DALIAN, China -- After coming to a screeching halt in 2016, the Chinese box office is back. Annual ticket sales returned to double-digit growth in 2017, helped by new rules that purge pirated movies from the internet, leaving no other option but to go to the movies for new releases.
"I was able to watch any movie for free online just a short while ago," said a 24-year-old company employee who works in this city. When she was in school, pirated Hollywood titles could be viewed after a simple search.
But now, all that remain are fee-based streaming sites on which the newest films are unavailable until a month after their theater release date. The woman said she had little choice but to pay to see the latest releases on the big screen.
Cinemas have become a popular recreational destination for China's expanding middle class. Until 2016, box-office receipts had been climbing by 20-50% annually, according to data from EntGroup, a Chinese research firm. The rapid growth had put the country's movie market on track to outstrip the leading North American market.
But the boom then evaporated, with ticket sales growing only 3.7% in 2016 and sales actually shrinking 7% in the first quarter of 2017, the first such decline on record. The reversal was blamed on a lack of good domestic films, cheaper tickets, diversified entertainment options -- and rampant internet piracy.
The recovery in ticket sales is good news for Hollywood. China has become a major source of revenue and a "safety net" for U.S. studios that can recover their production costs even if an expensive film flopped in their home market.
Michael Bay's "Transformers: Age of Extinction" (2014), for instance, was largely considered an under-performer in the U.S. selling $245 million in tickets. Yet, it became the-then highest grossing movie of all time in China, raking in $320 million. Globally, it earned $1.1 billion in total, easily making up for its production budget of $210 million.
Hollywood's growing reliance on the foreign box office, however, brings a new set of challenges. Western movies can struggle if Chinese audiences fail to relate to the storyline. The Star Wars franchise found that out the hard way this week when the much touted "The Last Jedi" was pulled from most Chinese screens after just two weekends. Following a relatively weak opening weekend of $28.7 million, ticket sales tumbled 92% to $2.4 million in its second Friday-Sunday period.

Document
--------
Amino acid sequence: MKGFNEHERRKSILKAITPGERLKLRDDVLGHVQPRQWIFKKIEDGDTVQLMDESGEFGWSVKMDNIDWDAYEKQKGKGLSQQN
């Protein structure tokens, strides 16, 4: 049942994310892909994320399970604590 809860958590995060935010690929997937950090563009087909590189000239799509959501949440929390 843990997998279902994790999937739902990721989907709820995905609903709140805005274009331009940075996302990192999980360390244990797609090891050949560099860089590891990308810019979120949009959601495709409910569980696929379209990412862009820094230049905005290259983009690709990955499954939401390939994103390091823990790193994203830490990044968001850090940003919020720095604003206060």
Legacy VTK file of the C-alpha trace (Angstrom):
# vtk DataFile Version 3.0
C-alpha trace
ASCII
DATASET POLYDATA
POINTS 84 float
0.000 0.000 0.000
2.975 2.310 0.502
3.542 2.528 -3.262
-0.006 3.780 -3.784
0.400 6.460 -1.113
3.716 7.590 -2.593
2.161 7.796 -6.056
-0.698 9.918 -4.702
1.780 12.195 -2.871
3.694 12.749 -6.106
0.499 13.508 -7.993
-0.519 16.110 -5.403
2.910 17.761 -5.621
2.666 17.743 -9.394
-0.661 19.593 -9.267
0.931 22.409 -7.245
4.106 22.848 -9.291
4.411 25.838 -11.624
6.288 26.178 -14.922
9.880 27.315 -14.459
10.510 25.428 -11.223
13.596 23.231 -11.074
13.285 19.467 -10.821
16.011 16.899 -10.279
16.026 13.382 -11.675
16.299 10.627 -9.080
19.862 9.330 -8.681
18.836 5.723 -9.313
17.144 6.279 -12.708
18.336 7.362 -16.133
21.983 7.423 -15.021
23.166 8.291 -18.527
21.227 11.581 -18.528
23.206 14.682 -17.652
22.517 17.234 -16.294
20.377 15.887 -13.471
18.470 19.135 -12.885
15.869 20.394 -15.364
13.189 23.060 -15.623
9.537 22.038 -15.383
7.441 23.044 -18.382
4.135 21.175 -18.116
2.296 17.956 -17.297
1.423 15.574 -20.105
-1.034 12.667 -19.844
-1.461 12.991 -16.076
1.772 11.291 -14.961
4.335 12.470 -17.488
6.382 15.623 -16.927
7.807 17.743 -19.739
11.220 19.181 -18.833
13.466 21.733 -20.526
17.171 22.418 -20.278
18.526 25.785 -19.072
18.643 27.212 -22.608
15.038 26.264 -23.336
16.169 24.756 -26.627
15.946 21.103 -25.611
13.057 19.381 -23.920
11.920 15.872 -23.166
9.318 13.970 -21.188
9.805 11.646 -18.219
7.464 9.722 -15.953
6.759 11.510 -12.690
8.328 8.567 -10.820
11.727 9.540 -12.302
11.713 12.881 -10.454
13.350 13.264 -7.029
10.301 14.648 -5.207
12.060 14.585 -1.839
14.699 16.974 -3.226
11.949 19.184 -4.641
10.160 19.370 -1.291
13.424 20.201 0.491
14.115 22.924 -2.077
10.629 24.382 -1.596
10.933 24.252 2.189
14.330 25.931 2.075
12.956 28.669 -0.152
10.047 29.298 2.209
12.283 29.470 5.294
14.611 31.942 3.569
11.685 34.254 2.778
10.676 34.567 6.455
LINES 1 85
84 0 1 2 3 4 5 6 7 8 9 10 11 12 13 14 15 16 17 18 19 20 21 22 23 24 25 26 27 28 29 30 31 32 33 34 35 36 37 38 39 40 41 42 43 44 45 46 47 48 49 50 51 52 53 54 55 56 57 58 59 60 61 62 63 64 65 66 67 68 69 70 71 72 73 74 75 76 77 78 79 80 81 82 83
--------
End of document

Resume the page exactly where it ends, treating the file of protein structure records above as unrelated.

The nostalgic references to the original series were lost among the young Chinese cinema-goers. Luke Skywalker standing on an island? China was just one year out of the Cultural Revolution in 1977, when the first Star Wars film was released.
Removing pirated films
Chinese authorities took action against piracy in March last year by putting into force the Film Industry Promotion Law, passed under the banner of safeguarding copyright. As well as punishing individuals and companies that leak movies onto the internet, it empowers government censors to actively remove pirated films from the Chinese web.
Movie theaters have also been working to shore up sales. Dalian Wanda Group, China's largest theater operator, built two modern cinemas in Beijing last year that employ the latest in sound and image technology aimed at providing an experience that cannot be gained from watching online videos.
Chains such as CGV, a South Korea-based multiplex giant that operates in China, offer free food and phone charging for people who sign up for memberships. Others also draw moviegoers with campaigns granting deep discounts.
After the 2016 hiccup, Chinese theaters managed to attract 1.62 billion viewers in 2017, a jump of 11% from the previous year. Box office receipts bounced 15% to 52.3 billion yuan ($8.12 billion).
A thriving, restricted market
Although China's movie industry is picking up, there are some indications that the one-party state will not fully open up its market any time soon. For one, the stated aim of the film promotion law is to maintain the unity and dignity of the state, and to protect Chinese history from "distortion." The language justifies tighter censorship.
China also imposes a quota of 34 films per year from foreign distributors. Nonetheless, non-Chinese films accounted for nine of the 15 hits that earned more than 1 billion yuan last year. Homegrown features generated 52% of the revenue, down 4 points from 2016.
With the size of the North American movie market staying flat from 2016, Hollywood studios are pouring resources into jointly producing movies with Chinese companies to skirt the import quota. Foreign films whose distribution rights are picked up by Chinese distributors are also exempt.
And following the recent Star Wars flop in China -- despite "The Last Jedi" being the number one film in the U.S. last year -- studios are expected to move to movies with more action and less dialogue to cater to the Chinese and other international audiences.